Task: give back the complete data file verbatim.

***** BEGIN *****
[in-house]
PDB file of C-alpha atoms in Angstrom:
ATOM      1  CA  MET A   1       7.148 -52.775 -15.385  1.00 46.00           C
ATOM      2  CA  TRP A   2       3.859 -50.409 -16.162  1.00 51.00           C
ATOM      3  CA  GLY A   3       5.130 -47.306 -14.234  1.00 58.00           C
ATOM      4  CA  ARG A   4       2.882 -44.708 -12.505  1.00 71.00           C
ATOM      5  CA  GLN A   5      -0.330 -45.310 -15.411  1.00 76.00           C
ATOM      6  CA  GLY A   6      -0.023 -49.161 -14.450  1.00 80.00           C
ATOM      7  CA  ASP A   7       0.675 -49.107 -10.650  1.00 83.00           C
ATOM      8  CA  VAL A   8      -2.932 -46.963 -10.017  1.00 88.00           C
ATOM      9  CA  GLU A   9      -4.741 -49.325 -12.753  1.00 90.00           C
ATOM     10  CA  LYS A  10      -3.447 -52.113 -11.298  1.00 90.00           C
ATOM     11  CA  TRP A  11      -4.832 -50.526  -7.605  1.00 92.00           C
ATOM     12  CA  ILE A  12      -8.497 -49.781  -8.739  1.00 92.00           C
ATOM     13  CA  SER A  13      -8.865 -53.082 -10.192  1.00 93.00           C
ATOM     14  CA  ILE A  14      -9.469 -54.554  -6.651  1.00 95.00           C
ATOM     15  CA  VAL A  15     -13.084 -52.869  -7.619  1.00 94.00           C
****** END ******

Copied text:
[in-house]
PDB file of C-alpha atoms in Angstrom:
ATOM      1  CA  MET A   1       7.148 -52.775 -15.385  1.00 46.00           C
ATOM      2  CA  TRP A   2       3.859 -50.409 -16.162  1.00 51.00           C
ATOM      3  CA  GLY A   3       5.130 -47.306 -14.234  1.00 58.00           C
ATOM      4  CA  ARG A   4       2.882 -44.708 -12.505  1.00 71.00           C
ATOM      5  CA  GLN A   5      -0.330 -45.310 -15.411  1.00 76.00           C
ATOM      6  CA  GLY A   6      -0.023 -49.161 -14.450  1.00 80.00           C
ATOM      7  CA  ASP A   7       0.675 -49.107 -10.650  1.00 83.00           C
ATOM      8  CA  VAL A   8      -2.932 -46.963 -10.017  1.00 88.00           C
ATOM      9  CA  GLU A   9      -4.741 -49.325 -12.753  1.00 90.00           C
ATOM     10  CA  LYS A  10      -3.447 -52.113 -11.298  1.00 90.00           C
ATOM     11  CA  TRP A  11      -4.832 -50.526  -7.605  1.00 92.00           C
ATOM     12  CA  ILE A  12      -8.497 -49.781  -8.739  1.00 92.00           C
ATOM     13  CA  SER A  13      -8.865 -53.082 -10.192  1.00 93.00           C
ATOM     14  CA  ILE A  14      -9.469 -54.554  -6.651  1.00 95.00           C
ATOM     15  CA  VAL A  15     -13.084 -52.869  -7.619  1.00 94.00           C